COURT PROCEEDINGS: FREQUENTLY ASKED QUESTIONS BY PARENTS
1. What happens in court?
When the Local Authority (Children’s Services) has started court proceedings, there will be court papers. These papers will include the Local Authority’s reasons for making an application for a ‘Care Order’. The Local Authority will need to deliver these papers to you. They can either be sent to you directly or they can be delivered through your solicitor.
If you have received the papers directly, you should speak to one of our Child Care solicitors immediately.
- The court papers will give you a court date for your first hearing. It is important that you attend this hearing.
- You need to give your views to the court. The Judge may ask you to provide statements responding to the initial court papers you have received.
- The Judge is aware that in the court papers received from the Local Authority, he will only have received one side of the story. The Judge will want to hear your position.
- A solicitor will normally draft these documents with you. A solicitor can guide you as to whether you need to obtain any extra supporting evidence to help your case.
- The Judge may ask you to provide a ‘Schedule of Carers’ which is a list of family members you wish to put forward to care for your child, in the event that your child cannot live with you. It is important that you put names forward by the date required; this is so that you have ‘back up options’ if the child cannot live at home.
- At the first hearing, an important decision that the court may be asked to make is; where should the child live whilst the court proceedings are taking place? The court proceedings can normally last for up to 26 weeks (6 months) – this can be extended in exceptional circumstances. The Local Authority may ask that whilst proceedings are ongoing the child should be removed from their home, placed with family or alternatively go into foster care. You may not agree with the Local Authority. You will need to give your views to the Judge as to where you think your child should live during the court process.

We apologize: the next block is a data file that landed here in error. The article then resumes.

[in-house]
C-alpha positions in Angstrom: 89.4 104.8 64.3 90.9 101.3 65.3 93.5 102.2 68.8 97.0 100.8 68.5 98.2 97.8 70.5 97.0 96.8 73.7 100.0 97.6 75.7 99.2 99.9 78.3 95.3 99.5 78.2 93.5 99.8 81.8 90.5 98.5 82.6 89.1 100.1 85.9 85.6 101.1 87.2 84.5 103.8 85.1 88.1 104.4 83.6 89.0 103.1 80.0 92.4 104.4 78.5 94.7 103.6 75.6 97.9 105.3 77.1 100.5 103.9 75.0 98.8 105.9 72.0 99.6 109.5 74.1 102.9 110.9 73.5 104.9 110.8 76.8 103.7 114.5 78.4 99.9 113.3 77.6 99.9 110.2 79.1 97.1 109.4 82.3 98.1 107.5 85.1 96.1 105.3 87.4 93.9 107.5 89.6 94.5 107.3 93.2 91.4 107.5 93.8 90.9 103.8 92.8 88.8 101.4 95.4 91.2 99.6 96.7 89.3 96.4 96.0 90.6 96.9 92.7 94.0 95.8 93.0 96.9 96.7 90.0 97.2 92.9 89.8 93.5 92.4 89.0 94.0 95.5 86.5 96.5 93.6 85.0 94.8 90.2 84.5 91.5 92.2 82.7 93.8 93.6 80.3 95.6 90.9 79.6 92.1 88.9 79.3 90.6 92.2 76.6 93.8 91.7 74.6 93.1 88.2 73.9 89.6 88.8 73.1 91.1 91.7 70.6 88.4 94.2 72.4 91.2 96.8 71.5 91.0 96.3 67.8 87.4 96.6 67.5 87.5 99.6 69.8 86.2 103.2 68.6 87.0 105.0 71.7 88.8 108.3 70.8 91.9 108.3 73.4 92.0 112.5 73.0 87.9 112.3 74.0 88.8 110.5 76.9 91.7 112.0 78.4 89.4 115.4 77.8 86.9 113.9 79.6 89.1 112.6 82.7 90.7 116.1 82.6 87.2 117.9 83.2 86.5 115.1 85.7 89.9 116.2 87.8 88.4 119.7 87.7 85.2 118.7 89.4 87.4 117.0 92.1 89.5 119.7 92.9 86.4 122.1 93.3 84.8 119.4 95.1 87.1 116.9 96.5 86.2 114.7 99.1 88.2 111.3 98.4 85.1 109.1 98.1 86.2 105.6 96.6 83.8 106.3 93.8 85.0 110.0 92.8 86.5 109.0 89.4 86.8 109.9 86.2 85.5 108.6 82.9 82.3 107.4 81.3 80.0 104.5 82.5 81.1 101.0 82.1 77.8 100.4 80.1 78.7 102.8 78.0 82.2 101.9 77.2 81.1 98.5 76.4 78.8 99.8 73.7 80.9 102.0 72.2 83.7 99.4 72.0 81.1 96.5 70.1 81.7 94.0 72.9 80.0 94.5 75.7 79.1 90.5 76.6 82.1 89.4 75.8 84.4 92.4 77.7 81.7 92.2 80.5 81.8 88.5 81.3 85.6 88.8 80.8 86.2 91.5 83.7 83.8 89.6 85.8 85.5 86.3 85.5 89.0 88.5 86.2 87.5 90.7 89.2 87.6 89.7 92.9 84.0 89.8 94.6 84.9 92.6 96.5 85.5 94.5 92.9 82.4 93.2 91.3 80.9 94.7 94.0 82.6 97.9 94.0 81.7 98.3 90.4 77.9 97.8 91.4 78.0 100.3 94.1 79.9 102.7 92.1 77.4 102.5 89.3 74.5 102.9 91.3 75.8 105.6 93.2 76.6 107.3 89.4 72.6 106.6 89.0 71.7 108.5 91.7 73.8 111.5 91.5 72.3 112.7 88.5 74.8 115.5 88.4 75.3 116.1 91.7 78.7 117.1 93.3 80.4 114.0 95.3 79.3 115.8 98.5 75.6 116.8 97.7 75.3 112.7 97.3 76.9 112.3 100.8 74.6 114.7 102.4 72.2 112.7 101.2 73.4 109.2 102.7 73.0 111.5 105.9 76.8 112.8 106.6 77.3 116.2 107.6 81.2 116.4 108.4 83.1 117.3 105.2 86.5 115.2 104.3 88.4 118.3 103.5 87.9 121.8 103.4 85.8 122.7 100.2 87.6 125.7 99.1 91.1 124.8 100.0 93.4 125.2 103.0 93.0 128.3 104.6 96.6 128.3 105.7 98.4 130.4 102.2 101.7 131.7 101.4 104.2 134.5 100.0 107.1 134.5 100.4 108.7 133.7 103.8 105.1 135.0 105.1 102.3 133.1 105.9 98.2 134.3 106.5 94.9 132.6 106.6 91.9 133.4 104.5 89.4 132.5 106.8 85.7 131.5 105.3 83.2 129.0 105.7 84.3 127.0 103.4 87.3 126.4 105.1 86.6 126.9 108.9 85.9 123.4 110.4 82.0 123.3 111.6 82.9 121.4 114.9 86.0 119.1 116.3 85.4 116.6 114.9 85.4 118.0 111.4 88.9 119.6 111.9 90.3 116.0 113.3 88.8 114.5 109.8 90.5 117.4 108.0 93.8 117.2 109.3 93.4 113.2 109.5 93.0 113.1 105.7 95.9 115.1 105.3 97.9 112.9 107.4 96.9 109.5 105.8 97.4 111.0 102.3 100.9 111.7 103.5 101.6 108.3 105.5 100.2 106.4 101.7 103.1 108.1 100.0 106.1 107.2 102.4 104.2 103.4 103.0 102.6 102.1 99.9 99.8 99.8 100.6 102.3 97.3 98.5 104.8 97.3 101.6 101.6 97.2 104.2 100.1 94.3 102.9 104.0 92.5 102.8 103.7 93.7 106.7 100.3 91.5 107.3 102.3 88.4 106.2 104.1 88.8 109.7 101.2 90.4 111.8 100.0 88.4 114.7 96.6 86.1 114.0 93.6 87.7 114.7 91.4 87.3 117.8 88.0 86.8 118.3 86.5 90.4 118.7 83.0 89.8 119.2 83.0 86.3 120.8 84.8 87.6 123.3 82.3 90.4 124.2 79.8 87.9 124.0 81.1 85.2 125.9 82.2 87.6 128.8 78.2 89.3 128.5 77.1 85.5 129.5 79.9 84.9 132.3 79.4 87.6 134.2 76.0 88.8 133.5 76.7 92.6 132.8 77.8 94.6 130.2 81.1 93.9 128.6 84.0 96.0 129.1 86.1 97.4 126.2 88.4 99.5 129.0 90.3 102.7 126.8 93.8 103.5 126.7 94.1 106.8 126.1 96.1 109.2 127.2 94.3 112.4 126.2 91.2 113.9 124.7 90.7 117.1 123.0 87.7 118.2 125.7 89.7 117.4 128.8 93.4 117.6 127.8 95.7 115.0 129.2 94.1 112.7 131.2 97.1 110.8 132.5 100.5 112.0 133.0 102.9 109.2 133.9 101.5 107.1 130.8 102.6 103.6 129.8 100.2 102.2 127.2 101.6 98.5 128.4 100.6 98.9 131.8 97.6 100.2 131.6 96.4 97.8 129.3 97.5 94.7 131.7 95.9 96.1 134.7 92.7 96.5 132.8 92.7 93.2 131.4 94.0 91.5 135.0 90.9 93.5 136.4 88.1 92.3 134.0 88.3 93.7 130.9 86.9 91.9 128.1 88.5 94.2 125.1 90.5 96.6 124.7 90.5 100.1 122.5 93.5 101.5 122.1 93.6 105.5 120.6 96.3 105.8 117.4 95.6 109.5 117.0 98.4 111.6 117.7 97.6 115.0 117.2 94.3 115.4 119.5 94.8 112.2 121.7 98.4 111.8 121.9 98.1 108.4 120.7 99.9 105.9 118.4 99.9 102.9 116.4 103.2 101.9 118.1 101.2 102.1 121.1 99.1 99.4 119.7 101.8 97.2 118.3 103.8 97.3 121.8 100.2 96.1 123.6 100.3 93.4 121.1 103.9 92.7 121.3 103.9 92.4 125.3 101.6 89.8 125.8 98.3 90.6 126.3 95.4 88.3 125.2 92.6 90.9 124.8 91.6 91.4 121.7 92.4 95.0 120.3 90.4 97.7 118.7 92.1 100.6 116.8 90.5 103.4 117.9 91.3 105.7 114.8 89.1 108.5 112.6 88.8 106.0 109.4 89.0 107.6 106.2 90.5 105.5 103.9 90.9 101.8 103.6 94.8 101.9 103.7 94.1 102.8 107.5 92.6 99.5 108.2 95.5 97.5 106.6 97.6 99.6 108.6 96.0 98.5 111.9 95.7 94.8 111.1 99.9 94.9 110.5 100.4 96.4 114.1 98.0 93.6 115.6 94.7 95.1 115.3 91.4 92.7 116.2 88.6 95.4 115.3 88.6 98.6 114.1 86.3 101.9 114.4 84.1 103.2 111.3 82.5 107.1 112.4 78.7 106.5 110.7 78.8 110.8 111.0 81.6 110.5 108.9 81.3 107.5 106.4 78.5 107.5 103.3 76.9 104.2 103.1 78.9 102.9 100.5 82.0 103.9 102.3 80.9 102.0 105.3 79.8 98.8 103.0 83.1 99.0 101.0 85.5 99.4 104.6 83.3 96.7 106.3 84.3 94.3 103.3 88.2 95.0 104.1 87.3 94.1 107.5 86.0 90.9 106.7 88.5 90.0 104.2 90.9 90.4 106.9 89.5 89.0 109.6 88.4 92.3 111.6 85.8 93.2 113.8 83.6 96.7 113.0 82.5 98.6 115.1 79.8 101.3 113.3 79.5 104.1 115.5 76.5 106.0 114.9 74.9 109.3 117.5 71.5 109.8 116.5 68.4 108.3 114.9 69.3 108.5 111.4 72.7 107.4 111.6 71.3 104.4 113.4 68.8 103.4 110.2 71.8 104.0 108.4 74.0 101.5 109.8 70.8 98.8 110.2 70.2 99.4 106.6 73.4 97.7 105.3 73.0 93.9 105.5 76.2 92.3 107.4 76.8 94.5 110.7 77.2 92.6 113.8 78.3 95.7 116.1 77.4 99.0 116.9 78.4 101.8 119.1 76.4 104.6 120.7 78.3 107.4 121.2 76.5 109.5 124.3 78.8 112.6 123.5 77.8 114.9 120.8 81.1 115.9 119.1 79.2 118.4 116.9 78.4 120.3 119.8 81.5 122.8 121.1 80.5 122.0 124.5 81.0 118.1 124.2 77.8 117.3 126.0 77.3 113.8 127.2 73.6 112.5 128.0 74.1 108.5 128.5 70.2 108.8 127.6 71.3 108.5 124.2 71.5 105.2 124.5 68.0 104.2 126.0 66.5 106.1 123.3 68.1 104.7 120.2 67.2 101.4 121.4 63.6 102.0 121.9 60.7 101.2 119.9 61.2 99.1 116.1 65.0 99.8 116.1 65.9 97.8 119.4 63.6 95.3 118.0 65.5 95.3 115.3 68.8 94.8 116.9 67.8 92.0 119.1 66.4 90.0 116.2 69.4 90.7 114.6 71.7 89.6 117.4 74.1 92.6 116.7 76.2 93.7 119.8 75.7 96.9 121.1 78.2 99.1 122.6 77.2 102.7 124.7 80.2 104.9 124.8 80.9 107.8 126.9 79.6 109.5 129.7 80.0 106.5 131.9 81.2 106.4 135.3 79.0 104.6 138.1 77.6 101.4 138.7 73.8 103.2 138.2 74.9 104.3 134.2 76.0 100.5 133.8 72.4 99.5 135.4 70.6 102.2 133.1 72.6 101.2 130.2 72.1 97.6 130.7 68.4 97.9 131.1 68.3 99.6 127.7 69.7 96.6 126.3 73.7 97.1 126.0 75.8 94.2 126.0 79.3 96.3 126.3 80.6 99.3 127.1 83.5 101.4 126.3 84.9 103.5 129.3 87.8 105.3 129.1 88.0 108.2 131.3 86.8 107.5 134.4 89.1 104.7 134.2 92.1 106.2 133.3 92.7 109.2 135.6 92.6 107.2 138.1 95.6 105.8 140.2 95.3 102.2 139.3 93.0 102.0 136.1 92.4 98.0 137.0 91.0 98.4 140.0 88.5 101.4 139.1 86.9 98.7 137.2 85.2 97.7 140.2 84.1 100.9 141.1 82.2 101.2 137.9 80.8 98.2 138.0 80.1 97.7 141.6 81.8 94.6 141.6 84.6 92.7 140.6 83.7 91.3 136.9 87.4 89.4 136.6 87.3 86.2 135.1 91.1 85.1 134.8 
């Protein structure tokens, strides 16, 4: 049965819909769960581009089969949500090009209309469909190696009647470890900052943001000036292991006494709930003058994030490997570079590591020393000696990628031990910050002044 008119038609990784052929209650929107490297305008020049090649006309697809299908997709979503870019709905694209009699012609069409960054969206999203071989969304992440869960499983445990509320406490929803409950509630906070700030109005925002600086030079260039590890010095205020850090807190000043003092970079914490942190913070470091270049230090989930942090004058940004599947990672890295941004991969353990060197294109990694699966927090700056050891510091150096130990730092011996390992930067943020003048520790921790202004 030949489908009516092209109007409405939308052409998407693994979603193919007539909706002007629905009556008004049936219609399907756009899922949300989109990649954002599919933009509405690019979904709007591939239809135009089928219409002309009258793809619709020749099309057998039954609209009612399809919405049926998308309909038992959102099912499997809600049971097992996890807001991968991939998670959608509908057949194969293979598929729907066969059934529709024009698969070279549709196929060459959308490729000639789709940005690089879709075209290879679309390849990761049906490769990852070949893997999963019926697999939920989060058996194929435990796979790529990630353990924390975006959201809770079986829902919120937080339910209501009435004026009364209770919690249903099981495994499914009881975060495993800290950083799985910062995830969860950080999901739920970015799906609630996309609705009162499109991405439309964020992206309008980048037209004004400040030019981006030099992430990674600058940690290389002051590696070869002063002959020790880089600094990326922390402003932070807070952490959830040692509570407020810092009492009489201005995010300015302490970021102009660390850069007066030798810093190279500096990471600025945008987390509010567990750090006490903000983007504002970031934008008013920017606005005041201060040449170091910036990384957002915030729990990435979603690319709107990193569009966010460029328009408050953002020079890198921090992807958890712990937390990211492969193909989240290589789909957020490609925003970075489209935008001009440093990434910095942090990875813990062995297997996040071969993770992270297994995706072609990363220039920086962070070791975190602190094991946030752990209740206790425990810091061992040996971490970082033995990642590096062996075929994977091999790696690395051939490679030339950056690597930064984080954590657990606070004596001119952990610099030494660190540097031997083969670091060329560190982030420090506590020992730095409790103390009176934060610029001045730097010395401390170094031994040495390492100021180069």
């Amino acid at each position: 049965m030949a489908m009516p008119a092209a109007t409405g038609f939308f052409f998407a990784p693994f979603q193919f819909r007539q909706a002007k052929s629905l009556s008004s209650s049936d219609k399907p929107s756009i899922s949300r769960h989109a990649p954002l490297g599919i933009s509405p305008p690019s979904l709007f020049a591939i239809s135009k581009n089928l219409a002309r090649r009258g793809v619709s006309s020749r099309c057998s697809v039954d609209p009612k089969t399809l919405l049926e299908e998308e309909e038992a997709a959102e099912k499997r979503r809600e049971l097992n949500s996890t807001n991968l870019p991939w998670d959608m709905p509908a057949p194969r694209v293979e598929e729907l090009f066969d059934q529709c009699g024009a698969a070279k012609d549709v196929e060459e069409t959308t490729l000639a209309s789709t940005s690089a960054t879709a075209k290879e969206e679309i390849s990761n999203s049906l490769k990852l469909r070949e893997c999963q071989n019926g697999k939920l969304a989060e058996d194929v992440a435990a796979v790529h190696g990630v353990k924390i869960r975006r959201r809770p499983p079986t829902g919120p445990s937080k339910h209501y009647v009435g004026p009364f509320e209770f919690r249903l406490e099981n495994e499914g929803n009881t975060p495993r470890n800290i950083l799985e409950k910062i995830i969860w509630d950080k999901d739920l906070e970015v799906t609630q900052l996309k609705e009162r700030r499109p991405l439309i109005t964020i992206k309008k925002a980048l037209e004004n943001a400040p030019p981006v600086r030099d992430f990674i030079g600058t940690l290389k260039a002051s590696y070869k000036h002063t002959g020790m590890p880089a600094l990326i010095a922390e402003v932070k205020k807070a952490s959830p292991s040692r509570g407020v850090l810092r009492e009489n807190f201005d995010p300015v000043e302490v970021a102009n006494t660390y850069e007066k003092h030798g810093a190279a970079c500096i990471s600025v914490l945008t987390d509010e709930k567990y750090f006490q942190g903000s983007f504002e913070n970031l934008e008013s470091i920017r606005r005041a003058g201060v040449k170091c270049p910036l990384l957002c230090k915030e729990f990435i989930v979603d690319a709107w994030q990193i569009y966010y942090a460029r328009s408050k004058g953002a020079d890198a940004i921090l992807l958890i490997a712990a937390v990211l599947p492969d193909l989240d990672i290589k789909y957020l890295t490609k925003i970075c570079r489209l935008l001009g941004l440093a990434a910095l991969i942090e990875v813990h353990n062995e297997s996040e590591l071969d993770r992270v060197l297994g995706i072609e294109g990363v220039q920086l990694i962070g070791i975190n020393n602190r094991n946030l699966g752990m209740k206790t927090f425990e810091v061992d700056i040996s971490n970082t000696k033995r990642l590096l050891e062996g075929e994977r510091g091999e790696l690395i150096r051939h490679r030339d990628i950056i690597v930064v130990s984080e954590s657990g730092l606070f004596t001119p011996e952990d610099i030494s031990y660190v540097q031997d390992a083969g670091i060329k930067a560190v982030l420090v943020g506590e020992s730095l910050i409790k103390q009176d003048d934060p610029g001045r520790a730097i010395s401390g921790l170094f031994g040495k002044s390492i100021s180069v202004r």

- At the first hearing, the court will need to consider what evidence it needs so long term decisions can be made about your child. This can include parenting assessments (assessments which look at the parenting abilities of the mother and father) and sibling assessments (assessments that look at the relationship between any brothers and sisters). The Judge may order statements from other professionals involved with the child such as the nursery, school or Health Visitor. The Judge will want a full picture of how your child has been cared for.
- The court will adjourn the first hearing so that all of the information can be gathered.
- There may be further ‘review’ hearings if the Judge is needs to make further directions about the evidence he needs to make a final decision about your child.
There will normally be an ‘Issues Resolution Hearing’. This is a hearing which will take place after all the evidence has been gathered. It should normally be completed by week 20 into the court proceedings. At this hearing, the court will want to know what the parties agree on and what the parties disagree on.
At this hearing, it may be the case that you do not agree with the Local Authority’s plan. For example, the Social Worker recommends your child remain in long-term foster care, and you believe this is the wrong decision. If this is the case, the matter will go to a final hearing.
A final hearing is where the Judge will hear from all parties, and all relevant witnesses. The Judge will then make his final decision.
2. Will I get legal aid to cover the costs of a solicitor?
If you are a parent, you should automatically qualify for legal aid which allows you to have representation at the court hearing. If you are a family member, we will assess whether you qualify for legal aid.
3. Who will attend court? Who is the Children’s Guardian?
At the first hearing, the parents of the child will attend with their solicitors. The Social Worker should also attend, and there will be a solicitor for the Local Authority.